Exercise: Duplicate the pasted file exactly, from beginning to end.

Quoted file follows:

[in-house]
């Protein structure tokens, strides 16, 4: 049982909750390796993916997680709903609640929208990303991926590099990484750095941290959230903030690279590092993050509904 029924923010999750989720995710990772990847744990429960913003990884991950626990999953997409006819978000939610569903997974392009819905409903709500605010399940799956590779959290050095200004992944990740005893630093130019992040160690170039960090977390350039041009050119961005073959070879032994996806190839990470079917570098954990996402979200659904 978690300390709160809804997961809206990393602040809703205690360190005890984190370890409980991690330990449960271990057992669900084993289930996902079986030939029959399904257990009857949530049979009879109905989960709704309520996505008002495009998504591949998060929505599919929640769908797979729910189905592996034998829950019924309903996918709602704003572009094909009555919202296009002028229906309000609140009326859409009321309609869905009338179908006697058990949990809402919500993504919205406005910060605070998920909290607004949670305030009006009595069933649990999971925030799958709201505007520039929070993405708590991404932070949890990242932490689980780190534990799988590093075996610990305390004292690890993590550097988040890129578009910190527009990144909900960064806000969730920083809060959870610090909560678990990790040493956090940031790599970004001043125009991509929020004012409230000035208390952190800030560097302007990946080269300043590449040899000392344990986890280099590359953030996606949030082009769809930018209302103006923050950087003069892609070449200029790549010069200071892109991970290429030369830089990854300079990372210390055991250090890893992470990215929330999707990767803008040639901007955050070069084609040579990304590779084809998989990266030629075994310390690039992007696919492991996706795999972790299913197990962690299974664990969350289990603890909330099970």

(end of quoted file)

[in-house]
């Protein structure tokens, strides 16, 4: 049982909750390796993916997680709903609640929208990303991926590099990484750095941290959230903030690279590092993050509904 029924923010999750989720995710990772990847744990429960913003990884991950626990999953997409006819978000939610569903997974392009819905409903709500605010399940799956590779959290050095200004992944990740005893630093130019992040160690170039960090977390350039041009050119961005073959070879032994996806190839990470079917570098954990996402979200659904 978690300390709160809804997961809206990393602040809703205690360190005890984190370890409980991690330990449960271990057992669900084993289930996902079986030939029959399904257990009857949530049979009879109905989960709704309520996505008002495009998504591949998060929505599919929640769908797979729910189905592996034998829950019924309903996918709602704003572009094909009555919202296009002028229906309000609140009326859409009321309609869905009338179908006697058990949990809402919500993504919205406005910060605070998920909290607004949670305030009006009595069933649990999971925030799958709201505007520039929070993405708590991404932070949890990242932490689980780190534990799988590093075996610990305390004292690890993590550097988040890129578009910190527009990144909900960064806000969730920083809060959870610090909560678990990790040493956090940031790599970004001043125009991509929020004012409230000035208390952190800030560097302007990946080269300043590449040899000392344990986890280099590359953030996606949030082009769809930018209302103006923050950087003069892609070449200029790549010069200071892109991970290429030369830089990854300079990372210390055991250090890893992470990215929330999707990767803008040639901007955050070069084609040579990304590779084809998989990266030629075994310390690039992007696919492991996706795999972790299913197990962690299974664990969350289990603890909330099970």